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This story first appeared in the April 5 issue of The Hollywood Reporter magazine.
No. 1: Morning Show
For more than two decades, NBC’s Today was top-rated in this category and always favored to win the Daytime Emmy, as it did again in 2012. This year, however, ABC’s Good Morning America has taken the ratings lead while Today has undergone several embarrassing personnel changes, making GMA a more potent contender. And, for once, one can’t rule out the reinvented CBS This Morning, which could emerge a surprise breakout competitor.
No. 2: Informative Talk Show
Dr. Phil has dominated the ratings among talk shows this past season, which has been one of the host’s best. However, it has been a perennial Emmy loser: Despite annual nominations, the show never has won. The production company behind Dr. Phil also does The Doctors, the winner in 2010 and a nominee in 2012. Both lost to The Dr. Oz Show last year, but the latter’s ratings have gone flat and the show seems to have lost some of its buzz. The field seems ripe for an upstart spoiler.
No. 3: Entertainment Talk Show
While shows hosted by newbie Jeff Probst and the returning Ricki Lake tanked, Steve Harvey‘s emerged victorious. A hit among critics and the target female audience, his talk show will compete against series enjoying banner ratings years: Ellen and Live With Kelly & Michael, which won last year when Regis Philbin still ruled. And one can’t rule out CBS’ buzzy gabfest The Talk or Katie Couric, whose Katie was the year’s highest-rated new syndicated talk show.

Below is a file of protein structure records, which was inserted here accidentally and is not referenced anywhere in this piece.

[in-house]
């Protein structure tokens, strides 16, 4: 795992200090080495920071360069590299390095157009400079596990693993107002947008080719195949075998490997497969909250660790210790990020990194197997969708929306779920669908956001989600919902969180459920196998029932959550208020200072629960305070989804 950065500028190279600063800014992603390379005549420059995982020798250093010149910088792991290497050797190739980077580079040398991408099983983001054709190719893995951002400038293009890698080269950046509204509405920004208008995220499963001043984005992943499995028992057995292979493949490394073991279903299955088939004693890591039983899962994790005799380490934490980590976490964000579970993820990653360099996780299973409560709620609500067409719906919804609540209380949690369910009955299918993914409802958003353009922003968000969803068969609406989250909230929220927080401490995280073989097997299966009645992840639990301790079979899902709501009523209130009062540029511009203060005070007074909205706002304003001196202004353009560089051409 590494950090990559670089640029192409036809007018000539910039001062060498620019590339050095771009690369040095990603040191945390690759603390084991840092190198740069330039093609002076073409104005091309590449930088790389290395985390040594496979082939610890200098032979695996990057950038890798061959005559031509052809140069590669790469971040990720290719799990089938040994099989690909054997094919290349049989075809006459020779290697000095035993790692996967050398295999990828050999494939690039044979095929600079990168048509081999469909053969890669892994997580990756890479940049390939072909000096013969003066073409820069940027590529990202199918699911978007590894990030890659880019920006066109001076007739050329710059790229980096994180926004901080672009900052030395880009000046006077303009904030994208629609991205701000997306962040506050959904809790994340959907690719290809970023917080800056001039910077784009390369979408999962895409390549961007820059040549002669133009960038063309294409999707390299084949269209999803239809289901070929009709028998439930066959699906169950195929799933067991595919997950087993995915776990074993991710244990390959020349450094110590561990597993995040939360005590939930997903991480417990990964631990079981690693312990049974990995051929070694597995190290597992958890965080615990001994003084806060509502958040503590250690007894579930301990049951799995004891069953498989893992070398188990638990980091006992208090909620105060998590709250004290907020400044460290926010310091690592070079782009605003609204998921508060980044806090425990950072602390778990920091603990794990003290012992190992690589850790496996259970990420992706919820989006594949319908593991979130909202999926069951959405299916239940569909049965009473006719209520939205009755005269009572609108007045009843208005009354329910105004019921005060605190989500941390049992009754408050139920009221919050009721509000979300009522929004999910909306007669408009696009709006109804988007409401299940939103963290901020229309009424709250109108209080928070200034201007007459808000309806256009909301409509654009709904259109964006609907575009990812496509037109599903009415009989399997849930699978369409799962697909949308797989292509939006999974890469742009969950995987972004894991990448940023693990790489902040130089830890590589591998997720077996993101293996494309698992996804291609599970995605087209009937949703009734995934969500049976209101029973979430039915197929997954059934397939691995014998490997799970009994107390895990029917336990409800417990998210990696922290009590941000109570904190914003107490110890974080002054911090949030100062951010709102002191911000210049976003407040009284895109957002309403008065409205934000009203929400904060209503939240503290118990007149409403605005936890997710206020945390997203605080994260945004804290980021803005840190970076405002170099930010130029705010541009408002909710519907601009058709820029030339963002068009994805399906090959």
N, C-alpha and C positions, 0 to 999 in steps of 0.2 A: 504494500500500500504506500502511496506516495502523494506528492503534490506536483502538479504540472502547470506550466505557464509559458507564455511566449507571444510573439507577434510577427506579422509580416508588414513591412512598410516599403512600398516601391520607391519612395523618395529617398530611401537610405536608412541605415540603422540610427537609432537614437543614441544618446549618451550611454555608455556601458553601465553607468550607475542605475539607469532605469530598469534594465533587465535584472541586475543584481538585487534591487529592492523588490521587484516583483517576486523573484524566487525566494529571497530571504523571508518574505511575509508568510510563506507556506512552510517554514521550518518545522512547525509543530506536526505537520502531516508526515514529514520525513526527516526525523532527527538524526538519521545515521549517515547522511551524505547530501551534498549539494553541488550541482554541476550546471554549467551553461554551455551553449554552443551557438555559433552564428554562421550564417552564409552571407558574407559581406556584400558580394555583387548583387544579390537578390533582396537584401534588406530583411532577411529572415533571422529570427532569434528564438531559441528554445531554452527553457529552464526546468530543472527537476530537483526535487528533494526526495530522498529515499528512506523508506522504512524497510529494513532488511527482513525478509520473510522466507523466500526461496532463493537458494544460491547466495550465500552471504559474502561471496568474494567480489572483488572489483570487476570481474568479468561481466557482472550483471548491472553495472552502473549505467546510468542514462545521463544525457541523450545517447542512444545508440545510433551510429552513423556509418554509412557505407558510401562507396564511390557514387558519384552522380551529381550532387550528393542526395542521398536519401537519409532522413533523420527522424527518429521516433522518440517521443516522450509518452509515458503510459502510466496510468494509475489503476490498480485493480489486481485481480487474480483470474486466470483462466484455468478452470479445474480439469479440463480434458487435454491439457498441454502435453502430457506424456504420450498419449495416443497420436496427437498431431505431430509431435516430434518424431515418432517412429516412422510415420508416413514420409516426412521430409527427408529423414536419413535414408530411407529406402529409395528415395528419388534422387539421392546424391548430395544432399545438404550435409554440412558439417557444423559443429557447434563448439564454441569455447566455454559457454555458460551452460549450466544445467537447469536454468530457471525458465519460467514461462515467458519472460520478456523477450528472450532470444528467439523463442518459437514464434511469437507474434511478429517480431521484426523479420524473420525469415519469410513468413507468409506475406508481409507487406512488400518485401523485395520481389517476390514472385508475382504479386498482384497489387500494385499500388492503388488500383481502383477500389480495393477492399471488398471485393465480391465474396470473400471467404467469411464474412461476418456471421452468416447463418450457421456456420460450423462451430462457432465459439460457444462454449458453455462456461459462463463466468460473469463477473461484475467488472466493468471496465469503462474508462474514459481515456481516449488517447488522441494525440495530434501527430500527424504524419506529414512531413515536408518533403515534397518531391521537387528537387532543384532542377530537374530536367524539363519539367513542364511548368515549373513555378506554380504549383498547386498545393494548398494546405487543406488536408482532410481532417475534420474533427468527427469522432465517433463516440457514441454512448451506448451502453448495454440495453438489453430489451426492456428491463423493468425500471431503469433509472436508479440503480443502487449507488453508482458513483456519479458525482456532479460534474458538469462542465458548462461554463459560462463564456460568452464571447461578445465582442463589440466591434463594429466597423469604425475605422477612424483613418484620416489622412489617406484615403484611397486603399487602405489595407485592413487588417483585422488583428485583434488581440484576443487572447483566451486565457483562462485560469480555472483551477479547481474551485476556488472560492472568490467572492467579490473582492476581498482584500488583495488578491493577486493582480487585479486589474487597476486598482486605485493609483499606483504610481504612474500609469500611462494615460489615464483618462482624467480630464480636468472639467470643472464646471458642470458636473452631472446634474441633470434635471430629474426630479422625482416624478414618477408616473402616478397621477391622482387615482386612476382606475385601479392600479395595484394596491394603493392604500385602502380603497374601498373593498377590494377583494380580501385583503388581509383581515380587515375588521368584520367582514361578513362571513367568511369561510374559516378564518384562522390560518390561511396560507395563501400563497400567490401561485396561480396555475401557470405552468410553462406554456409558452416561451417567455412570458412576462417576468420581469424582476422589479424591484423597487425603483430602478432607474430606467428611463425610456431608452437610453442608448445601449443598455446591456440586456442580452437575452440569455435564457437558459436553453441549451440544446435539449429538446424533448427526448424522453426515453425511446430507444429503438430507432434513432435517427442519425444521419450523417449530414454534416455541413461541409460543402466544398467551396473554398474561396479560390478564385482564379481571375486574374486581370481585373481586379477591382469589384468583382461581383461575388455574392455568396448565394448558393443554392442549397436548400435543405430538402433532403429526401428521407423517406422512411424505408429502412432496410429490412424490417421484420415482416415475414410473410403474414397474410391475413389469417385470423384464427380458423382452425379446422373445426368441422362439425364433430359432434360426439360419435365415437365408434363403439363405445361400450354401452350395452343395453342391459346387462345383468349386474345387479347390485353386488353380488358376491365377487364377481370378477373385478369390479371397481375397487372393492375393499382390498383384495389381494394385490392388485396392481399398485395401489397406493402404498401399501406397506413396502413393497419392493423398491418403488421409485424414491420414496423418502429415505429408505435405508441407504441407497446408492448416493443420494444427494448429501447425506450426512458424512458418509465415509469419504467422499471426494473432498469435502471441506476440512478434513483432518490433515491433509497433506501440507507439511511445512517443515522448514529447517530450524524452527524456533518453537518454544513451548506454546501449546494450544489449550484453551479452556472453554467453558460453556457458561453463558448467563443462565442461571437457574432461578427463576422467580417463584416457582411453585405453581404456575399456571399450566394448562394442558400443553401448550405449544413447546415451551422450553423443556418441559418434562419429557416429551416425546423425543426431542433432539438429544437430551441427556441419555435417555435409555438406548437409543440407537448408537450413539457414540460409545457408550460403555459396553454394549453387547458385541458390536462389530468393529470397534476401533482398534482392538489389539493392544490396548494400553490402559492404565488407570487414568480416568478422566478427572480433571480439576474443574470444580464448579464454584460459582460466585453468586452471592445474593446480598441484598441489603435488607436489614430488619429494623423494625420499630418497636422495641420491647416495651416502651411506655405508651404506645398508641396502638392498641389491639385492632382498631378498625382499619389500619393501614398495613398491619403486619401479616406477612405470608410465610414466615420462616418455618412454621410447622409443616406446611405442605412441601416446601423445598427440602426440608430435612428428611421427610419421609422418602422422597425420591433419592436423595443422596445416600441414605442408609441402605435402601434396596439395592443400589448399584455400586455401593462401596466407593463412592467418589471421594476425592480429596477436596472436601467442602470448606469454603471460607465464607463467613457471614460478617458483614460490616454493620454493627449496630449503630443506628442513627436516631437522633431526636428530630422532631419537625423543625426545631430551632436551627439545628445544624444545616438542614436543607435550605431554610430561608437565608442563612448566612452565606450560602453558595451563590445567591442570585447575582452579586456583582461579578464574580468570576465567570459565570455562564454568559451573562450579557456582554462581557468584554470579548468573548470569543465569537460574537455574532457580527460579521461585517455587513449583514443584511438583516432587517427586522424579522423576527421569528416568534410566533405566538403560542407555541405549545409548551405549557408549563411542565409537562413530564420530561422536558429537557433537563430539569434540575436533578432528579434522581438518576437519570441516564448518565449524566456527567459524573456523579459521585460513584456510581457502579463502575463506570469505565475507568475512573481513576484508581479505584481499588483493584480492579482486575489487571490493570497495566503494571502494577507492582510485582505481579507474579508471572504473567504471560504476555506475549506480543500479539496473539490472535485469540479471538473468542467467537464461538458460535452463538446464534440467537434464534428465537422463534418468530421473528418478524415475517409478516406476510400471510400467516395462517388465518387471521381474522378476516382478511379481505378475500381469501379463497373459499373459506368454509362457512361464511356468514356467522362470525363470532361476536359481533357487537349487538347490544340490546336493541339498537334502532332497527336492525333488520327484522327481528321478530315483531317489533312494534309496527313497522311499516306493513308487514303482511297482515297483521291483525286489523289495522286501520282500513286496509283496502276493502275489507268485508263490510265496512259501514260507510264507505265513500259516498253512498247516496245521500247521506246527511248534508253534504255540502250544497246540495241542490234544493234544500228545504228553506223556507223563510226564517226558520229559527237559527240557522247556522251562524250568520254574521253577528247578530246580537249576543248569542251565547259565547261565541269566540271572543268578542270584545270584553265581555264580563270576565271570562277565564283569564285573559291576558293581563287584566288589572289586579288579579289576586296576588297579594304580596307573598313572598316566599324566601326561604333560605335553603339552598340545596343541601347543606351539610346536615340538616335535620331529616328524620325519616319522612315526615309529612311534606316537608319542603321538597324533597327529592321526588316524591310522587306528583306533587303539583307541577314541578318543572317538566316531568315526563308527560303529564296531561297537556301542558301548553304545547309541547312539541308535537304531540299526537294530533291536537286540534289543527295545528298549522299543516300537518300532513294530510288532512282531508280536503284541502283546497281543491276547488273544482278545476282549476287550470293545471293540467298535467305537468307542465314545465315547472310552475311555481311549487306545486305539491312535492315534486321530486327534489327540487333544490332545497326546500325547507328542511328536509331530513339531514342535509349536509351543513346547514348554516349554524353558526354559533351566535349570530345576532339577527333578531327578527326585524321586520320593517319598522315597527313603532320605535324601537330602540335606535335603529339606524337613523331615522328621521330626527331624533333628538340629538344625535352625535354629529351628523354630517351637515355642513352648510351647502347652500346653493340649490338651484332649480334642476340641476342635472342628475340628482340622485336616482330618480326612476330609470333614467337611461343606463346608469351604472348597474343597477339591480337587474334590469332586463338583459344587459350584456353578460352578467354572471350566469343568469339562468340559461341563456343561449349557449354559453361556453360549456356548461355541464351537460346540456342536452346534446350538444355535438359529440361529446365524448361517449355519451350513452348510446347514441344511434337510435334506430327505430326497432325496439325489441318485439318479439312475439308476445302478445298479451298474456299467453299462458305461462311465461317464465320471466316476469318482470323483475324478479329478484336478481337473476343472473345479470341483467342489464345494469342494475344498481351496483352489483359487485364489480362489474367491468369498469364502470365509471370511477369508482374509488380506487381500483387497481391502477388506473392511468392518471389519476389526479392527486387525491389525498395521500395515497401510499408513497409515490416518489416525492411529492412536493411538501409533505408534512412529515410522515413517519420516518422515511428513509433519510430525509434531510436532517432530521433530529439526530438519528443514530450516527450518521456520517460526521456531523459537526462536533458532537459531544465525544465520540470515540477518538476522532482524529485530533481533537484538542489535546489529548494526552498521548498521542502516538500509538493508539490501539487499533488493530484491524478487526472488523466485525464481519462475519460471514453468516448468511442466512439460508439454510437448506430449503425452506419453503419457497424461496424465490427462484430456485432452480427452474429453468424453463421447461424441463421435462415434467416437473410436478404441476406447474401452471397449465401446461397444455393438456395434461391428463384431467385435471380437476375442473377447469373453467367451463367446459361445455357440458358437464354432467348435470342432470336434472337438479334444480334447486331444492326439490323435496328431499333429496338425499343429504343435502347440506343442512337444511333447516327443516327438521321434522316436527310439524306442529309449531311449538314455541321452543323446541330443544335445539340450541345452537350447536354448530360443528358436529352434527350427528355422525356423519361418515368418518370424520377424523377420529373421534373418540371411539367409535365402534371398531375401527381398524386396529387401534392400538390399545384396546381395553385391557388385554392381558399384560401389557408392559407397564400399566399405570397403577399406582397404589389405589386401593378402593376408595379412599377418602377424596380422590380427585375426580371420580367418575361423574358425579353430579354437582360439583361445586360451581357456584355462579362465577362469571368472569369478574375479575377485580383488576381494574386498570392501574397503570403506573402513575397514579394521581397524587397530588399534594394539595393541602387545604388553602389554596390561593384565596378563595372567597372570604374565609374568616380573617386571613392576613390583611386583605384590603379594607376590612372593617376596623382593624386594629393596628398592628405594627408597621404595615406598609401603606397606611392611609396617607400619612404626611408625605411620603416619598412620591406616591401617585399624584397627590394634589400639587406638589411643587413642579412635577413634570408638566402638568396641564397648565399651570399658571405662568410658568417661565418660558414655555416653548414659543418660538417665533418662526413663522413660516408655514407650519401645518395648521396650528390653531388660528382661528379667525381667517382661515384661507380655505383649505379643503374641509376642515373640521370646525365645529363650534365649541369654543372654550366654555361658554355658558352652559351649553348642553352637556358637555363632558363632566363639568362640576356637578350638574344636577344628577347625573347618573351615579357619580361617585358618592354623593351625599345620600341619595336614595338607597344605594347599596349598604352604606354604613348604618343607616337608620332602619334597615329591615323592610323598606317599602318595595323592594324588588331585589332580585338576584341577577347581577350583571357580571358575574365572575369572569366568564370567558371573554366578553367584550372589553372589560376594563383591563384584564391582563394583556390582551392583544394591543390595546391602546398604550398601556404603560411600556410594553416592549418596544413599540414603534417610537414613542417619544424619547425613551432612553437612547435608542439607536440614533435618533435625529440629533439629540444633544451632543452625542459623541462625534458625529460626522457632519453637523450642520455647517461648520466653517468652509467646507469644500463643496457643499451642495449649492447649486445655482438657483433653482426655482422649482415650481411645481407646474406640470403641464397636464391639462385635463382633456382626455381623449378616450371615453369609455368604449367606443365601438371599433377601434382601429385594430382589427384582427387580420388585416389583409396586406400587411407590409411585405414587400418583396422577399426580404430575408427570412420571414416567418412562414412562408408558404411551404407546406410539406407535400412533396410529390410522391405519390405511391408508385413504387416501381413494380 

No. 4: Legal/Courtroom Program
After 14 straight nominations, Judge Judy dropped off this list in 2012 despite the highest ratings in syndicated TV (her recent bizarre legal dust-up with a producer’s ex-wife over china probably hasn’t helped repair her image). Last year’s winner, Last Shot With Judge Gunn, became the first court show to win after only one year on air and the first winner among nontraditional shows (mixing in reality-style footage), which could set up another year of surprises.
No. 5: Drama Series
The biggest question might not be which show will win — General Hospital did last year — but which will be nominated. Could One Life to Live, a long-running series canceled by ABC but still eligible for competition, make the cut? Or will rising ratings for the four surviving network daytime soaps (down from a dozen two decades ago), including CBS’ The Young and the Restless and NBC’s Days of Our Lives, boost their chances of scoring Emmy gold? All My Children is not eligible because it ended prior to the deadline.
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